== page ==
Over the past three seasons, no position group has been more scrutinized than the running backs. Nearly every Packers broadcast included an update on how many weeks had passed since the last 100 yard rusher. While this hasn't kept Green Bay's offense from scoring (they've finished in the top 10 in points every year since Aaron Rodgers became the starting quarterback), it has made the Packers easier to scheme against. To remedy this, the front office spent more resources than it has ever in the past.
So how has this affected the roster? Let's look.
Locks to Start
If a team spends two of their top four draft picks on the same position, it's probably because they lack a reliable starter. Since Ryan Grant's ankle injury the first week of 2010, the Packers have lacked both consistency and efficiency in their ground game. It wasn't for a lack of trying, however. Ted Thompson drafted James Starks and Alex Green in back to back years before signing Cedric Benson. Ultimately, none of these yielded a long term solution at running back, thus necessitating the Packers' selection of Eddie Lacy and Johnathan Franklin this past April.
DuJuan Harris, Eddie Lacy, Johnathan Franklin
No position battle is shrouded in more mystery than the running backs. DuJuan Harris, the player who ended last season as the starter, discovered a cyst on his lung which required surgery to remove. While he will be ready for training camp, his absence from OTAs and minicamp has likely narrowed the gap between him and the two rookies.
While we see three contenders for the starting spot, Eddie Lacy may be the only back with a guaranteed role in the offense. For the past three seasons, the Packers have struggled running the ball on third and short. Surely, neither the coaching staff nor the fans want to see a return of the John Kuhn dive. Lacy is the most powerful runner the Packers have employed since Ahman Green's prime. Accordingly, it seems likely that he will be the one who lines up behind Aaron Rodgers when the time comes to pick up those critical third downs.
Franklin is an interesting prospect: an inside runner lacking ideal size who possesses receiver skills and very good athleticism. This is the type of running back prospect that's hardest to project. Some of these backs turn out to be Ray Rice, others Knowshon Moreno. If Franklin can regularly run through the A and B gaps with success, the rest of his skill set should set him up to win the starting job. That's a big if, however.
There's also the possibility that the Packers don't choose a true starter. While employing a stable of backs isn't necessarily a bad thing, the offense could suffer if each back becomes too specialized. As two of the three are rookies, that's a fairly high probability. It's probably best that Mike McCarthy and the staff decide on a feature back so long as one of the players proves capable of the task.
Out of the Running
John Kuhn, Alex Green, James Starks, Angelo Pease
While these backs don’t have a shot in our opinion of winning the starting job, they are still competing for a roster spot. The Packers started the season with five running backs each of the last two years. If that trend continues, two spots will be left for this group to fight over.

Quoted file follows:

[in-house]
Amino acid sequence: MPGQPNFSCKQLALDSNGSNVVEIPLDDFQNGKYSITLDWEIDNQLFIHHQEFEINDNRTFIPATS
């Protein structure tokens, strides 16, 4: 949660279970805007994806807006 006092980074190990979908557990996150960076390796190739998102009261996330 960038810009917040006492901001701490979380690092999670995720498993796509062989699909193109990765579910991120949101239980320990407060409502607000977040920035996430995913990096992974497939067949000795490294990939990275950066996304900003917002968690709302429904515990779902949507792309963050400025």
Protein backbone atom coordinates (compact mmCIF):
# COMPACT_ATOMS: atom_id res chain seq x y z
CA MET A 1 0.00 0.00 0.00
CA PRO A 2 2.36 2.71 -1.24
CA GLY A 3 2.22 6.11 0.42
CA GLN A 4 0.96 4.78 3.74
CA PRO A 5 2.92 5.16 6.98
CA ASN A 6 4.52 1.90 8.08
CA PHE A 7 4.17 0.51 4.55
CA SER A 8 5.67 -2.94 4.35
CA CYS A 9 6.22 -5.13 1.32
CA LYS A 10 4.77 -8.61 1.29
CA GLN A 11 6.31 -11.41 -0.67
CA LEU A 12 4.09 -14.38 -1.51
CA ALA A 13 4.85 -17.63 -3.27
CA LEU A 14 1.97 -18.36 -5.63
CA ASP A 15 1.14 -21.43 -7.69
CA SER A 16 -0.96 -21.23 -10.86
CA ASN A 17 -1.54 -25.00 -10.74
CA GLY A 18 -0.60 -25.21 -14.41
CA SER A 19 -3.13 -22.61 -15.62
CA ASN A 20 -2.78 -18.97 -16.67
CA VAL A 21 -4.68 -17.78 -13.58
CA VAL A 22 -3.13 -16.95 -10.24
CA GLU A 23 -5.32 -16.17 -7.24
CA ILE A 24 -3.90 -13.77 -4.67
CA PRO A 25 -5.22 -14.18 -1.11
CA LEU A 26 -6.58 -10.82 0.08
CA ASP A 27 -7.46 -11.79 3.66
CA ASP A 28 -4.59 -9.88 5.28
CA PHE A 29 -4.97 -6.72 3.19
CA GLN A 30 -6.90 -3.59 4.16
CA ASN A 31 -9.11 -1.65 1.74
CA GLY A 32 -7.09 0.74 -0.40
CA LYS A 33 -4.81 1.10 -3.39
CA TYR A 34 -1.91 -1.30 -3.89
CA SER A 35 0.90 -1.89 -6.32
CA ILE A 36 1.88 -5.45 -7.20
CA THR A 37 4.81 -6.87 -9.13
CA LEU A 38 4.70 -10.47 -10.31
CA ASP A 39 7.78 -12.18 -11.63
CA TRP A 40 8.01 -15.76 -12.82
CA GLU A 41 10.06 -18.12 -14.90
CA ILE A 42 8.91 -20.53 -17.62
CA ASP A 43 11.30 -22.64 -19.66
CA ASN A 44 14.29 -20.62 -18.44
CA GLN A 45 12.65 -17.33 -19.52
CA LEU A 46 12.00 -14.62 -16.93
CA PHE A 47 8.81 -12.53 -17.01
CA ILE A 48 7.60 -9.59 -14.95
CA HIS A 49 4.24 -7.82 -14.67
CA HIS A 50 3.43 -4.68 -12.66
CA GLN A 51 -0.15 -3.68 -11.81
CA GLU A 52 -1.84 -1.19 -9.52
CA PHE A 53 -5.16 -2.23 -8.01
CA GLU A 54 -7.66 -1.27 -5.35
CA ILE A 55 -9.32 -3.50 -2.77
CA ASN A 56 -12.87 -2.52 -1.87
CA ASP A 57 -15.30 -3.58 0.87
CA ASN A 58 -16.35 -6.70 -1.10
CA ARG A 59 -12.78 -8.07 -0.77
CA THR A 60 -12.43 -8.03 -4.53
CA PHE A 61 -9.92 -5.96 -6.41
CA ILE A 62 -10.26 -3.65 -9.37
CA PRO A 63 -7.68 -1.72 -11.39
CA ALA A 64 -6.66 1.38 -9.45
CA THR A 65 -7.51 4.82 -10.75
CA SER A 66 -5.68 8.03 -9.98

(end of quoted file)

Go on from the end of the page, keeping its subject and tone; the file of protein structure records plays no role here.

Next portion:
John Kuhn is probably the safest bet of this group to make the final roster if for no other reason than he’s the team’s most reliable pass blocker. He’s also been the team’s primary fullback the last three years, but that position has become less and less favored in the Packers’ offense. With Lacy taking over in short yardage situations, Kuhn must hold onto his edge in pass protection to ensure his roster spot. Since most of the challengers are rookies, Kuhn will probably last one more year in Green Bay.
In the course of a little over two years, James Starks went from the people's champion to the doghouse. While Starks has been effective when healthy, he hasn't managed to stay on the field. That gives Starks the slimmest margin for error of any of back in this group. A single missed practice during minicamp could be all it takes for Starks to get the boot.
Alex Green isn't beloved by the fan base, but he was a third round pick for a reason. Before his ACL tear, Green was a speedy runner with power back size. While many believe knee injuries are no longer year-long ordeals in the wake of Adrian Peterson, some players still struggle to regain their form quickly. Green was one such player as his knee was never 100% last season. By all accounts, he has finally cleared those hurdles. Accordingly, Green could carve out a niche in the offense if his knee remains sturdy.
Angelo Pease didn't take long to catch the coaching staff's attention. In OTAs, Pease broke off a big run while demonstrating a better than expected ability to make decisive cuts. There are likely too many obstacles preventing Pease from making the 53, but a good showing could earn the undrafted free agent a spot on the practice squad.
Jason Hirschhorn covers the Green Bay Packers for Acme Packing Co. He has previously written for Lombardi Ave, College Hoops Net, LiveBall Sports, and the List Universe. He is also currently a senior writer for Beats Per Minute, an indie-music webzine. Follow him on Twitter: @JBHirschhorn
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